Twenty one-year old Middlesbrough supporter, Owen Swift, has been attending fixtures at the Riverside Stadium as a season ticket holder for over 10 years.
During his time as a supporter, Owen has provided the club with support and advice for disabled fans attending fixtures and has worked closely with Level Playing Field in recent years.
Here, he talks about how important matchdays are to him and what he’s missing most about visiting the Riverside Stadium.
“You don’t realise until something is gone how much you miss it,” he said. “With coronavirus meaning we can’t go to matches, I’ve started to realise how much I should’ve appreciated being able to go to games.
“Every week, getting ready for the match, you feel something different. I used to go to matches with my friend, we’d either get dropped off or get the bus into town and go into the stadium early. I’m also quite well known round Middlesbrough so I’d bump into a lot of people before the game.
“That is an important part of matchday – catching up with other fans. It’s part of the matchday sequence seeing people and having a chat about the last match or what’s gone on during the week, and now I miss that feeling and seeing other people."
Owen lives just 10 minutes away from Middlesbrough’s stadium and admits it’s been hard for him not to attend matches.
“We take our family dog for a walk around the stadium every other day and it’s nice to be able to see the Riverside but it’s a massive shame I can’t be in there,” he added.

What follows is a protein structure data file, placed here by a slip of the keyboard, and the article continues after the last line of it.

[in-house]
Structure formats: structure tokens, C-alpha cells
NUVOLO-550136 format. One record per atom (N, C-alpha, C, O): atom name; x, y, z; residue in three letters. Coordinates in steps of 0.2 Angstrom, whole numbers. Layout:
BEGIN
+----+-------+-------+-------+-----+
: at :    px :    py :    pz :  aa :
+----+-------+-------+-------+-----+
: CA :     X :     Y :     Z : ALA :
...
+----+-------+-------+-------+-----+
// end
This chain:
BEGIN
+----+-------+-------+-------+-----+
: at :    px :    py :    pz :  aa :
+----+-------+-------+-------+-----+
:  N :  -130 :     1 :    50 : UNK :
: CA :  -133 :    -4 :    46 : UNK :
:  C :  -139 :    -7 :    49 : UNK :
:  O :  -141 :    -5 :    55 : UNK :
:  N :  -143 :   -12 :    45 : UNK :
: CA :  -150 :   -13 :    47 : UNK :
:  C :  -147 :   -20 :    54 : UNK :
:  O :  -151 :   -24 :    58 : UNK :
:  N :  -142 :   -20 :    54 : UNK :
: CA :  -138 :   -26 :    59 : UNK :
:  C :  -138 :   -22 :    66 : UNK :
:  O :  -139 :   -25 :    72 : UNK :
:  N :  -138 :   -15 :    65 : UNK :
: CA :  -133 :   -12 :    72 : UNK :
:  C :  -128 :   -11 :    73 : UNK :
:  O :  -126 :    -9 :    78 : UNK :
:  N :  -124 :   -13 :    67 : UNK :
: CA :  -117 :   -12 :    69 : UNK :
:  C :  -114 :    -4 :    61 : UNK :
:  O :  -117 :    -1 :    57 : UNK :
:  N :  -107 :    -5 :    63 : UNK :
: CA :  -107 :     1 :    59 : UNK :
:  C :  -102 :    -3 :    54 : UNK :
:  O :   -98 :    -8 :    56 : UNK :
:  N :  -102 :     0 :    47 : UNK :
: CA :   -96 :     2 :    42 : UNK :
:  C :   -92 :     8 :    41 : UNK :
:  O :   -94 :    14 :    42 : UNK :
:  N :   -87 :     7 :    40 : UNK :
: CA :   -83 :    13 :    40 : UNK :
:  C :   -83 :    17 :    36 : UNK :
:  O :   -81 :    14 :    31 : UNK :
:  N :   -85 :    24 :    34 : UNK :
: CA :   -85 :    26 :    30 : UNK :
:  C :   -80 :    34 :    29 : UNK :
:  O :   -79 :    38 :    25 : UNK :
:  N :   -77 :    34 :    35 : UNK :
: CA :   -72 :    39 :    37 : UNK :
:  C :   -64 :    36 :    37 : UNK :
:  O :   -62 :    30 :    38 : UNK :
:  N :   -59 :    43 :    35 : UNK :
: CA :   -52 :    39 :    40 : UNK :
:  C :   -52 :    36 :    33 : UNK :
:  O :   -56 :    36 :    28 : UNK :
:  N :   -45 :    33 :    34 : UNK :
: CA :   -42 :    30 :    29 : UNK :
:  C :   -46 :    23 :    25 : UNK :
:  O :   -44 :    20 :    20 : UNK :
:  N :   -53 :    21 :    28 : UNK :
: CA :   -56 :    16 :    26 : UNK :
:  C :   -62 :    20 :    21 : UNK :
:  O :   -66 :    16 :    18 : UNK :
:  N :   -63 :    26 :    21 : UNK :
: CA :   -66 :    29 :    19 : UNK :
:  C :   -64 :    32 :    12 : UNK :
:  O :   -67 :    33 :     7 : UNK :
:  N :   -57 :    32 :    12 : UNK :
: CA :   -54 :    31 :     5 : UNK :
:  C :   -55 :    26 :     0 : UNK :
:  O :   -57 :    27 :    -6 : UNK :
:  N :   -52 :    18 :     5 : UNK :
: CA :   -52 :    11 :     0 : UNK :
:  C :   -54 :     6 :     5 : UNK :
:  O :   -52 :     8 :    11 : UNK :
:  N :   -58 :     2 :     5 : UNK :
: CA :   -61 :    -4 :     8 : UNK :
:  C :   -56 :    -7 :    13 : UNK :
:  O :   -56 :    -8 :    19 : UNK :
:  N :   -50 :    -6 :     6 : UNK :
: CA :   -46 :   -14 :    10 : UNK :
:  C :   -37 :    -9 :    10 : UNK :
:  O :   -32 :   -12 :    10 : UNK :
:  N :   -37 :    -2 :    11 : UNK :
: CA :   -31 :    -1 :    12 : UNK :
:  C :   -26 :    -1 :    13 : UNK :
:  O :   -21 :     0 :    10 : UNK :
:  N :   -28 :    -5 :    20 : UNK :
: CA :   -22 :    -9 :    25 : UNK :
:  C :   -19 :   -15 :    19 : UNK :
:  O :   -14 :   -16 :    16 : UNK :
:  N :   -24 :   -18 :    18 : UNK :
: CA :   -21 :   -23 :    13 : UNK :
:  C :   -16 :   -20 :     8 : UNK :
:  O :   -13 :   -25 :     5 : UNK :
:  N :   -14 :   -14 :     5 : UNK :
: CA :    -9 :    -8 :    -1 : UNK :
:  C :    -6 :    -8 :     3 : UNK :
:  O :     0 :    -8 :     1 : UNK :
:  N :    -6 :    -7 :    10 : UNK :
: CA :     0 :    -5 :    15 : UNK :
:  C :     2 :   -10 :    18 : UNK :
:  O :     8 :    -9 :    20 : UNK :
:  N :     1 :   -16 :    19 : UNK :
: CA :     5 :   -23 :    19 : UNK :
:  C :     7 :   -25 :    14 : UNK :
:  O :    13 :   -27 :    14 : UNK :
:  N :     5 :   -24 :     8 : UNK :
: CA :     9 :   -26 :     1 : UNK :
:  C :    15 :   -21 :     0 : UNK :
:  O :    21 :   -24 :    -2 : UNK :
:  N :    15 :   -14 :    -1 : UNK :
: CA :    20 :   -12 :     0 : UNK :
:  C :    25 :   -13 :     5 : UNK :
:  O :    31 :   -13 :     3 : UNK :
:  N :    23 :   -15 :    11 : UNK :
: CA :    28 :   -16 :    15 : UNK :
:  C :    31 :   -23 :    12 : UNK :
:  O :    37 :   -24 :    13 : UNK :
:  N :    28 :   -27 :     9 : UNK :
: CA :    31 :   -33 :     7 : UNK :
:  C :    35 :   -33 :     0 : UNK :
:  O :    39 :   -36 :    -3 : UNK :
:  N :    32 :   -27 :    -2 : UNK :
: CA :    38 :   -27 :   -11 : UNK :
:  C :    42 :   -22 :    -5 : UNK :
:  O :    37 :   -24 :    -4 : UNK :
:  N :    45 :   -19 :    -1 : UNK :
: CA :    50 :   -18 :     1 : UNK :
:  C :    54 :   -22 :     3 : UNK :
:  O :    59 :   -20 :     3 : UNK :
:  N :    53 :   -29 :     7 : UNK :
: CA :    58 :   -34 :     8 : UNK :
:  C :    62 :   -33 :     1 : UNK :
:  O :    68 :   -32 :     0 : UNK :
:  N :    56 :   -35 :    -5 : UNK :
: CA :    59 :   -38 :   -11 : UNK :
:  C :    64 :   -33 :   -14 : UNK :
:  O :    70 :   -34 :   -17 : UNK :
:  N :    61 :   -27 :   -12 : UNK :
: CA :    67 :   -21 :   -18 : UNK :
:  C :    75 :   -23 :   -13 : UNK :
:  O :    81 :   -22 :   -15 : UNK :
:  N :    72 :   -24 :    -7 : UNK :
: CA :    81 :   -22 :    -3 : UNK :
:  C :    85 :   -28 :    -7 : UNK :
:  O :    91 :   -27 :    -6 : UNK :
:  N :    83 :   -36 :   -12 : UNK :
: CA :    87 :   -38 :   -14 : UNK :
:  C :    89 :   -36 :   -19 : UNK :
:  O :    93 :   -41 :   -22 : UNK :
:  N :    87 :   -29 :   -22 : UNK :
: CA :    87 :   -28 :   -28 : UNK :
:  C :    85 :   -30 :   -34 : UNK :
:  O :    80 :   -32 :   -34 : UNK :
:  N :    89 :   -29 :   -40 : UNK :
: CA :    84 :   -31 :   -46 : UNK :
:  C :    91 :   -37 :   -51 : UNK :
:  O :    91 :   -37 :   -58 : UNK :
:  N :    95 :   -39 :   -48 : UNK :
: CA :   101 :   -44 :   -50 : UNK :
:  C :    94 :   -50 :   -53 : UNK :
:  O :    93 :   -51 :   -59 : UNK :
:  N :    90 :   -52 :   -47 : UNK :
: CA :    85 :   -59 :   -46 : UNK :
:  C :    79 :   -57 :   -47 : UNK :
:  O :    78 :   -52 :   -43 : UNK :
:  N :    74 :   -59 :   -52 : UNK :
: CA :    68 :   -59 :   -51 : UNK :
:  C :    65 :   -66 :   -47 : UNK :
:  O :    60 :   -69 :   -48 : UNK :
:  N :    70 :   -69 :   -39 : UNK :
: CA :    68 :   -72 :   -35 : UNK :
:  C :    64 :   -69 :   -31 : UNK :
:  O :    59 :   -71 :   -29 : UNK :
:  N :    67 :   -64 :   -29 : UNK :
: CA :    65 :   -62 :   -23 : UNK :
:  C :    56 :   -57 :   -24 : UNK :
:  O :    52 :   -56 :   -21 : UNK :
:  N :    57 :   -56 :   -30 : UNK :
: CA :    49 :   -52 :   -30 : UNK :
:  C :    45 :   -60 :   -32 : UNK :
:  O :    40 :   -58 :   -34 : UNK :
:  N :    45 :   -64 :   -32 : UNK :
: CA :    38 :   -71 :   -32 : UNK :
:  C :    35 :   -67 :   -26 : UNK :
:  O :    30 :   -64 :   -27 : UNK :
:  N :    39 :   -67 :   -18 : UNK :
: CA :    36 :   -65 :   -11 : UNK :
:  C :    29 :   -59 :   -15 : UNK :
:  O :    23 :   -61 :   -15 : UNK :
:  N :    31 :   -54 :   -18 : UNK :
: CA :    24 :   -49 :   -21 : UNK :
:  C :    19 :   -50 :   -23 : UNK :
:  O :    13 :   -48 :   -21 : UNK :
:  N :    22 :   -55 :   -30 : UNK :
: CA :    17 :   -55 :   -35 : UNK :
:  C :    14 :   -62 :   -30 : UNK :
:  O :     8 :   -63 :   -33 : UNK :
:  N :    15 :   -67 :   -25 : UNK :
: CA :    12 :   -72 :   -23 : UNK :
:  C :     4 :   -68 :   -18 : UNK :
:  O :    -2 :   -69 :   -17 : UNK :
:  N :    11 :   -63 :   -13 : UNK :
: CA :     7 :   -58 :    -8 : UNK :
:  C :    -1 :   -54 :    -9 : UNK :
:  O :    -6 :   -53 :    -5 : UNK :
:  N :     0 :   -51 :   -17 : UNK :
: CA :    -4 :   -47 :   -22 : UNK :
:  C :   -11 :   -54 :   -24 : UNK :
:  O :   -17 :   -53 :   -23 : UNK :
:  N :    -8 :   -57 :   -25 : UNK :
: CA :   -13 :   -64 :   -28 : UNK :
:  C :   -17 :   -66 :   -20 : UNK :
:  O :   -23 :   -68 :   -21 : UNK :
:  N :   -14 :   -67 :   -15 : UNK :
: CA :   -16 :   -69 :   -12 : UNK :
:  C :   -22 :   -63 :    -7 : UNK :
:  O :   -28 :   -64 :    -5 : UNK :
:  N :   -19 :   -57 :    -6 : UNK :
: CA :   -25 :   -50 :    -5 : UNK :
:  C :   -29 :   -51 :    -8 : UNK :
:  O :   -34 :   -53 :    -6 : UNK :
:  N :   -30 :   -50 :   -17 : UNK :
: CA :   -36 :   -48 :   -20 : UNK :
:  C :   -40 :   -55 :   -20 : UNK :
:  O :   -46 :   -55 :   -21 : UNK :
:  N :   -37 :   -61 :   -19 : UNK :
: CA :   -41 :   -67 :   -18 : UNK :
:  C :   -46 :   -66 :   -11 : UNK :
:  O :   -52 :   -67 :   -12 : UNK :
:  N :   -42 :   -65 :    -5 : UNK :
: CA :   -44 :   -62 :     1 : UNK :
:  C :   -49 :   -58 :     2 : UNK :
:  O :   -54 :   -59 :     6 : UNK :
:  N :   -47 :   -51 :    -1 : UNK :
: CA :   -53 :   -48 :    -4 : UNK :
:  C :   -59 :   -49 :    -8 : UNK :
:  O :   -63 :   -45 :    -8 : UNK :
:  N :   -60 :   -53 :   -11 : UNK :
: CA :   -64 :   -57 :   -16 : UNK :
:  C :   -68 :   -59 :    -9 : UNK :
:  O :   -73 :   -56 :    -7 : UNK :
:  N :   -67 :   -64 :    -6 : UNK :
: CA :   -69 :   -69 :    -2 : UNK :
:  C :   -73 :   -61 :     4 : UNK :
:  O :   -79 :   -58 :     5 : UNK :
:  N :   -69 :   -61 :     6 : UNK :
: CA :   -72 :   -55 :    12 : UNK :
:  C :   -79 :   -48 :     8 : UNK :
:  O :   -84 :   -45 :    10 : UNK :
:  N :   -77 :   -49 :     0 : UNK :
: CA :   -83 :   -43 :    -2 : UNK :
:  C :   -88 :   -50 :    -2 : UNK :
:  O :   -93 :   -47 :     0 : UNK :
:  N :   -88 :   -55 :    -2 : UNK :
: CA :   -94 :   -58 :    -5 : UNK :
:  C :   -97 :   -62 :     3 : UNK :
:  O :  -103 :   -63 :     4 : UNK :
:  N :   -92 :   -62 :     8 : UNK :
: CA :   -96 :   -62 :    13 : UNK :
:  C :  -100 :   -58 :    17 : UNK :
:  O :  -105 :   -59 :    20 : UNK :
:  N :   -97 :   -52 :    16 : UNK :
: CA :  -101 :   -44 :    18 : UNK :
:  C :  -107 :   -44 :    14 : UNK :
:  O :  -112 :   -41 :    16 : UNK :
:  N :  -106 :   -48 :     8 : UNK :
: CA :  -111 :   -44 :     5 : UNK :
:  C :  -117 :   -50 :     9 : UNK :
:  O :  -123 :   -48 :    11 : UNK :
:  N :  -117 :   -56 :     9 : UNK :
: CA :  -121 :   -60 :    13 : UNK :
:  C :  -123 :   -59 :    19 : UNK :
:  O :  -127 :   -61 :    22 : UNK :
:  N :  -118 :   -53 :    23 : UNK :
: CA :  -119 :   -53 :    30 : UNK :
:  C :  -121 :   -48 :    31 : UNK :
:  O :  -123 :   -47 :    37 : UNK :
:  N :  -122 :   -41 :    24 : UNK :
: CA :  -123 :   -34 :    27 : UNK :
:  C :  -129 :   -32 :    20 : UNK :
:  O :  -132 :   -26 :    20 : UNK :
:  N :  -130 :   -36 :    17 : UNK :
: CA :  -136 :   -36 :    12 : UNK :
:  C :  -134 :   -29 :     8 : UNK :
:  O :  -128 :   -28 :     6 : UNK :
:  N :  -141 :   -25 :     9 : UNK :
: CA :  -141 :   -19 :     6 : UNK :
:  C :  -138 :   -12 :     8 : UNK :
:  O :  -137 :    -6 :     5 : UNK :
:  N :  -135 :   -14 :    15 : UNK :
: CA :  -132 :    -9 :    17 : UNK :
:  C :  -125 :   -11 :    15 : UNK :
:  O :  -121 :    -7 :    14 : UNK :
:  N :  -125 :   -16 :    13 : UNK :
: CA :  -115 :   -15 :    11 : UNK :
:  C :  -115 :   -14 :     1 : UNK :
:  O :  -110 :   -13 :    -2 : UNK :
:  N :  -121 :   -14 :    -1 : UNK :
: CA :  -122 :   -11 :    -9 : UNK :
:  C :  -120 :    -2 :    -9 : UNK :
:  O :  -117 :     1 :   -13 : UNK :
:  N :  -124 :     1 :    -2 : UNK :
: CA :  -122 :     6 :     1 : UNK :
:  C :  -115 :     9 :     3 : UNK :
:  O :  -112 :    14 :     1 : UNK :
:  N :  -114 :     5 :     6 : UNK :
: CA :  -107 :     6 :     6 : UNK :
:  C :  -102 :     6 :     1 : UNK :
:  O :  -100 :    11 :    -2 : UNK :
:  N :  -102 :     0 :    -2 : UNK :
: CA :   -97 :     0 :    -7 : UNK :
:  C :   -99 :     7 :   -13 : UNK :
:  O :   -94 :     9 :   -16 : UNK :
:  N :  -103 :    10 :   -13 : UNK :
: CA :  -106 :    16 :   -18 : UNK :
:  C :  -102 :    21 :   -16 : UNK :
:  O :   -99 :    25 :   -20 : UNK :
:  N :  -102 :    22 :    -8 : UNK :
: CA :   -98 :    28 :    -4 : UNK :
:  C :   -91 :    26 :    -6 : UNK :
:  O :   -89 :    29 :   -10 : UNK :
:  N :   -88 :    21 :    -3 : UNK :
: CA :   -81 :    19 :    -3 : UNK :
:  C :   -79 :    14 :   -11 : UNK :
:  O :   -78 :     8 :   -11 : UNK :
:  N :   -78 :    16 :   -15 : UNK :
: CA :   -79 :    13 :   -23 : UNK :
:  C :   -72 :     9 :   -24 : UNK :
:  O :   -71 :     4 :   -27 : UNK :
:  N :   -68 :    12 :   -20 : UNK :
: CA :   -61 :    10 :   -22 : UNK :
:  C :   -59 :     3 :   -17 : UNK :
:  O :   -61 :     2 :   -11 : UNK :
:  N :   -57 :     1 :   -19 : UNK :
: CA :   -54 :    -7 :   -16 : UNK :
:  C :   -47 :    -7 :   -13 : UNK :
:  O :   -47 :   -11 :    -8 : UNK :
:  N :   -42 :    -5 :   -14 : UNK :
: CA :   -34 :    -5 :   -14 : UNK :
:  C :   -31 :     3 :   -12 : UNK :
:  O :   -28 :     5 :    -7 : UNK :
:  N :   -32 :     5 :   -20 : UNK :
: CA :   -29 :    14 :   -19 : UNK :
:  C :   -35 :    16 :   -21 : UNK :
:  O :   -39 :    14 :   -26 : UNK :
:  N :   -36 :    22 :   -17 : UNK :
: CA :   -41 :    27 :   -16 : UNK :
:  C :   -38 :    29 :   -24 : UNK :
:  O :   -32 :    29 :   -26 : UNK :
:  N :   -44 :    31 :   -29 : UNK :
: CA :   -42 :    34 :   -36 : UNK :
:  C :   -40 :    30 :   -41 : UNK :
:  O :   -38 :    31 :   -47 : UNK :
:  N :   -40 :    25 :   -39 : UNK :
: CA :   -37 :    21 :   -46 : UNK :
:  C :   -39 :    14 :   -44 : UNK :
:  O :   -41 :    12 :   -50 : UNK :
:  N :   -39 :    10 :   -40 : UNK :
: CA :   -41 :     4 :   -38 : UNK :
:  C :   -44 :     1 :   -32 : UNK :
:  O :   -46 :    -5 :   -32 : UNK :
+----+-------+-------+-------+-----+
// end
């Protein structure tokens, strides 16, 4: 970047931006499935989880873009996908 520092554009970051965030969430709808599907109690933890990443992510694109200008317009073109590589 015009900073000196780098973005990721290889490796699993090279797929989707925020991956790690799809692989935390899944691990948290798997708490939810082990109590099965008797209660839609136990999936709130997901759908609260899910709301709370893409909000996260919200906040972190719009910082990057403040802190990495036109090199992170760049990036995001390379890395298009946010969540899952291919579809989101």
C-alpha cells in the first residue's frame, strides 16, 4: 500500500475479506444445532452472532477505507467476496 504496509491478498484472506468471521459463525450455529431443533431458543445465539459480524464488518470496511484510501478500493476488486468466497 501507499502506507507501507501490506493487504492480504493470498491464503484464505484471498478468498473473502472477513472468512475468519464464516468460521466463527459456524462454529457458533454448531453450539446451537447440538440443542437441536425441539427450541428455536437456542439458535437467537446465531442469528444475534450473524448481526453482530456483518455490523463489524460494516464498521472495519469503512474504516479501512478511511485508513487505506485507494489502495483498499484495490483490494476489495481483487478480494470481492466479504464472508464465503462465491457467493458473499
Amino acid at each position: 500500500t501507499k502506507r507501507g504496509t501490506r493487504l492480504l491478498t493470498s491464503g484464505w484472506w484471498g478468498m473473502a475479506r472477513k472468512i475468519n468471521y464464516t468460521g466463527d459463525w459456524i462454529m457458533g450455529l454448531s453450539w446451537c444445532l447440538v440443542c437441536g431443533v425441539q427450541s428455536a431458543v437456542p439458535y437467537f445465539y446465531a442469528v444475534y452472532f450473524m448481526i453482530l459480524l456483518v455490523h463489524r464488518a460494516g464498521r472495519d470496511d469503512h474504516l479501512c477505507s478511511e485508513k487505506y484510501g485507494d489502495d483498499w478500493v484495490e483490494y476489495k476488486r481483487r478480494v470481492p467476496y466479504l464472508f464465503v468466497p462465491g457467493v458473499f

“As I live so close, I can hear them testing the audio and it’s brought me to tears hearing that on occasions. My mental health has been affected by not being able to attend fixtures more than I’d have ever thought and I know I’ll feel differently and appreciate it more when I can safely attend a match.”
Earlier this year, Middlesbrough Football Club Foundation was awarded EFL Community Club of the Year for the North East and Yorkshire region.
Its community strategy, with a core principle of ‘making a difference by being different’, has allowed them to improve community cohesion, health provisions and education for over 35,000 people in one of the most deprived areas of the country.
Owen, who has been recognised by the club for his community efforts, says it’s important to recognise the work Clubs and their respective Club Community Organisations do in their communities.
“The MFC Foundation delivers a lot of work in the community, I was talking to them about an online quiz night the other week but I’ve seen players taking part in community activities and in the current climate that’s a massive boost for anyone to see them.
“Middlesbrough have been keeping in touch with fans throughout this time and I think that’s massively important. It’s vital they keep that link so that when we can return we can all celebrate together.”